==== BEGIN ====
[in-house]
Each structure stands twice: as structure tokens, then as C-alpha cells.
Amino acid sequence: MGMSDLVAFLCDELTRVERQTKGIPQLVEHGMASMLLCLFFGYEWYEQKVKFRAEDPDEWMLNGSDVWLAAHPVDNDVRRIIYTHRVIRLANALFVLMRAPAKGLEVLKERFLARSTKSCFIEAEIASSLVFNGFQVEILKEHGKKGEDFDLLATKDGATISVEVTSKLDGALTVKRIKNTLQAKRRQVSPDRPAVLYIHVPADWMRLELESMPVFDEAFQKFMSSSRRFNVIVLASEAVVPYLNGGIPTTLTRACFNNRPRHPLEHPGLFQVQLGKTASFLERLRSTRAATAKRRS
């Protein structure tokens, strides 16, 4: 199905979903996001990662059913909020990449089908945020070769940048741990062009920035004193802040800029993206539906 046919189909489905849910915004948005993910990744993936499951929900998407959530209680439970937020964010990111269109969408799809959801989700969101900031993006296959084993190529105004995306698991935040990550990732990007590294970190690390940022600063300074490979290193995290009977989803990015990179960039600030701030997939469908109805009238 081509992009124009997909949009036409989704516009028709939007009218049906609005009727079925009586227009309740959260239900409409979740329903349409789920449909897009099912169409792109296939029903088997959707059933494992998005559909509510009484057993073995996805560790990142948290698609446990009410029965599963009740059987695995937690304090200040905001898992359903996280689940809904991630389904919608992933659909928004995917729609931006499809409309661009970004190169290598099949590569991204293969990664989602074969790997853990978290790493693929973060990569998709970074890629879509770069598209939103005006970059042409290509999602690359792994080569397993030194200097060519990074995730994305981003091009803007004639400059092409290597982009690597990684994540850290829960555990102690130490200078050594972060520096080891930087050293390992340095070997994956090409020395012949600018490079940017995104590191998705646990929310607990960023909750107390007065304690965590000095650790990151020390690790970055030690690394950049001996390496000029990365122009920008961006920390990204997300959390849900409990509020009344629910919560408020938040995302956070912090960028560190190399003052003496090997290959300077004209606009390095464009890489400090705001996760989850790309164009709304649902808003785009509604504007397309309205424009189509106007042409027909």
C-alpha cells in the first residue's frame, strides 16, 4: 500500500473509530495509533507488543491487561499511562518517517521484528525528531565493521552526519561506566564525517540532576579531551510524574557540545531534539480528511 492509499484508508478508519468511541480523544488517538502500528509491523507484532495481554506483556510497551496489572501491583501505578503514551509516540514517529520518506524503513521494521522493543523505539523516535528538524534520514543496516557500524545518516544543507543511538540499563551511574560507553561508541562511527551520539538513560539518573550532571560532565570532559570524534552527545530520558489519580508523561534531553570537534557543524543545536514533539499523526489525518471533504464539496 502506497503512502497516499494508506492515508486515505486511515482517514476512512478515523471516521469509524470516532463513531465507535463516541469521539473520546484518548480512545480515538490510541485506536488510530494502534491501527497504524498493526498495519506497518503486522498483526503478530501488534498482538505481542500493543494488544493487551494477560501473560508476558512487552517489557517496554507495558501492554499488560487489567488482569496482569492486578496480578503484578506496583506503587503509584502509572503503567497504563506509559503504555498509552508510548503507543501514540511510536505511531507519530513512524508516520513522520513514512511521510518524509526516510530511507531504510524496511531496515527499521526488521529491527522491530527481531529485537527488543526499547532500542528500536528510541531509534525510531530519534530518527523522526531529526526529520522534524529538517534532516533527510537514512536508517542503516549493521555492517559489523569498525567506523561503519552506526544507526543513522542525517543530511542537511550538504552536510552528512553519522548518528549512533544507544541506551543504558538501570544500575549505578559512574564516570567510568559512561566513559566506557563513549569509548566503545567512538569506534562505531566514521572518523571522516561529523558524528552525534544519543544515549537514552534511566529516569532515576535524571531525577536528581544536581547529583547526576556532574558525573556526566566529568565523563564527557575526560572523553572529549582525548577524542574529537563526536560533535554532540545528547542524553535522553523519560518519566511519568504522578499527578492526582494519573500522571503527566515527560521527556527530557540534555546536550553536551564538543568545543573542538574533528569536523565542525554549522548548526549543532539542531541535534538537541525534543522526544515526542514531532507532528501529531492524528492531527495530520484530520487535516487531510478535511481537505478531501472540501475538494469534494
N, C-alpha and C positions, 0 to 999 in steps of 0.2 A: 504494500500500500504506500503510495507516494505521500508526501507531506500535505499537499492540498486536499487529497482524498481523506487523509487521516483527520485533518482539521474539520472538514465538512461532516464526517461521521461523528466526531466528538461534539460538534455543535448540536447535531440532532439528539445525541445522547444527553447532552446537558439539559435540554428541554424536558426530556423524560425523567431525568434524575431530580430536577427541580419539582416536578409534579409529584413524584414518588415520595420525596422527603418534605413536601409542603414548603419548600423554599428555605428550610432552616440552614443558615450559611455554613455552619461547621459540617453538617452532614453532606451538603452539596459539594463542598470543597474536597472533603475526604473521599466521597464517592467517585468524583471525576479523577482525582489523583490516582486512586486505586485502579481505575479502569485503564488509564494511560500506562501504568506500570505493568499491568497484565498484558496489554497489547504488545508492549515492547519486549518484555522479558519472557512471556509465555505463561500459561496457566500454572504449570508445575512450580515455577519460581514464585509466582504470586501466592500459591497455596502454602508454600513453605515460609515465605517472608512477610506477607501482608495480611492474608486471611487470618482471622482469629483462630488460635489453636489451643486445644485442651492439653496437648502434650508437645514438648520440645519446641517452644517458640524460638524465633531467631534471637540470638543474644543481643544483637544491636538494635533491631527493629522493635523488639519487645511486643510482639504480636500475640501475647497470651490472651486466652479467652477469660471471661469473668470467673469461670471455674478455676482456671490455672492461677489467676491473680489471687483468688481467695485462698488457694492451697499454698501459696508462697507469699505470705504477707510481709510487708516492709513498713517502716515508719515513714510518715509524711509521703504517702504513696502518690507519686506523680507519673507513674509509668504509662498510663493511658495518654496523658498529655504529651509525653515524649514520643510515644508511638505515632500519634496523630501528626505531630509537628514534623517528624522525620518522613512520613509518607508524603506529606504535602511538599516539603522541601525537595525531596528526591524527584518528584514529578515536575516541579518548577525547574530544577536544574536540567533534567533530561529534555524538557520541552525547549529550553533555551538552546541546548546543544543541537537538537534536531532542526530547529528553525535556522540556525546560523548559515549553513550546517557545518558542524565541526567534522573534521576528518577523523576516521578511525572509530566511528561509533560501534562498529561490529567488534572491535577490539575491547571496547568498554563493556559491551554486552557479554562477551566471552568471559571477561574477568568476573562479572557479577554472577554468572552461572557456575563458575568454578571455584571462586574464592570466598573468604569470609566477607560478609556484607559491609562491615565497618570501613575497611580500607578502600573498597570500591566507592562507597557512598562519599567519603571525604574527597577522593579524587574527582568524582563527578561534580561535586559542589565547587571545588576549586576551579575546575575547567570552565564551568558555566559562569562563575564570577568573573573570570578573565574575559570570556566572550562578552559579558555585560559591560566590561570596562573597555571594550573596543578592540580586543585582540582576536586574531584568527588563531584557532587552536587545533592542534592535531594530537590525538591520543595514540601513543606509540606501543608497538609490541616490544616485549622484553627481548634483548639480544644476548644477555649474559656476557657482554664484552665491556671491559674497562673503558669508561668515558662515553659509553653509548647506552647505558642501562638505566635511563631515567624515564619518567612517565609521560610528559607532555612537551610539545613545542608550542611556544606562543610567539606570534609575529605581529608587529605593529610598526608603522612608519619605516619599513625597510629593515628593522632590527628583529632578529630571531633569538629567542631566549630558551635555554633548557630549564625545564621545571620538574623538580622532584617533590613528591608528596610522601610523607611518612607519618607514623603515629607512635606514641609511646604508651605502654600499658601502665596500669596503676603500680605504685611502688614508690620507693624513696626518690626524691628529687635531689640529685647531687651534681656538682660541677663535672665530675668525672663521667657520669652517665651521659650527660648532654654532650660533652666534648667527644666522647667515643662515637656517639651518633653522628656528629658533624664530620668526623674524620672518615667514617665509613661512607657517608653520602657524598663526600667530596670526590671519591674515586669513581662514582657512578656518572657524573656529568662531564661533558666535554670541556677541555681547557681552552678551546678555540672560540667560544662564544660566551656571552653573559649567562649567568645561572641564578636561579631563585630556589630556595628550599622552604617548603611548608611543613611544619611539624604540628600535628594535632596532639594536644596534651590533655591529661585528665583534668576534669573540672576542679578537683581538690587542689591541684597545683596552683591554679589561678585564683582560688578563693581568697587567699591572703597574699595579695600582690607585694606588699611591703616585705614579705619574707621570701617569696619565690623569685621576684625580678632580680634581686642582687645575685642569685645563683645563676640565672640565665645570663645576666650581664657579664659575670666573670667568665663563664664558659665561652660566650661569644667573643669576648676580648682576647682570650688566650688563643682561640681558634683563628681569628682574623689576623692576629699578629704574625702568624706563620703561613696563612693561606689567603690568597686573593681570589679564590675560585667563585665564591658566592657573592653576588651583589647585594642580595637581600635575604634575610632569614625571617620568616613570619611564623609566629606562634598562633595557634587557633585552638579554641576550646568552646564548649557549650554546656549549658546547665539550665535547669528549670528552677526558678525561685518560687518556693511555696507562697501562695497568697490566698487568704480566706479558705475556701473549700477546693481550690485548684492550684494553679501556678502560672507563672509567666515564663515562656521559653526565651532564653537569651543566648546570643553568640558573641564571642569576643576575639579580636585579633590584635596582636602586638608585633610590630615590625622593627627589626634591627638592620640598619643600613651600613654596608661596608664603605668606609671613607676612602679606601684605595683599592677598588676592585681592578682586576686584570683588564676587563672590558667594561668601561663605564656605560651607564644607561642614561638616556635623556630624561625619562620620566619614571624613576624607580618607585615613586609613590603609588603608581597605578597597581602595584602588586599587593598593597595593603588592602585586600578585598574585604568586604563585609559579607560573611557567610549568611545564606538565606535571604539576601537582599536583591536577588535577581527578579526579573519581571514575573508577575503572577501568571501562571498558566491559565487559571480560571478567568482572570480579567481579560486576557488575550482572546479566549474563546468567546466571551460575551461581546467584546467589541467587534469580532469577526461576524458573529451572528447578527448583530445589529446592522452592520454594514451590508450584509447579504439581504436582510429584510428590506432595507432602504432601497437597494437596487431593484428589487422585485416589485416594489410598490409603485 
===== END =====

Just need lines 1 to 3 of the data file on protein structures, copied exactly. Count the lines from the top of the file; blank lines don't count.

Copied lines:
[in-house]
Each structure stands twice: as structure tokens, then as C-alpha cells.
Amino acid sequence: MGMSDLVAFLCDELTRVERQTKGIPQLVEHGMASMLLCLFFGYEWYEQKVKFRAEDPDEWMLNGSDVWLAAHPVDNDVRRIIYTHRVIRLANALFVLMRAPAKGLEVLKERFLARSTKSCFIEAEIASSLVFNGFQVEILKEHGKKGEDFDLLATKDGATISVEVTSKLDGALTVKRIKNTLQAKRRQVSPDRPAVLYIHVPADWMRLELESMPVFDEAFQKFMSSSRRFNVIVLASEAVVPYLNGGIPTTLTRACFNNRPRHPLEHPGLFQVQLGKTASFLERLRSTRAATAKRRS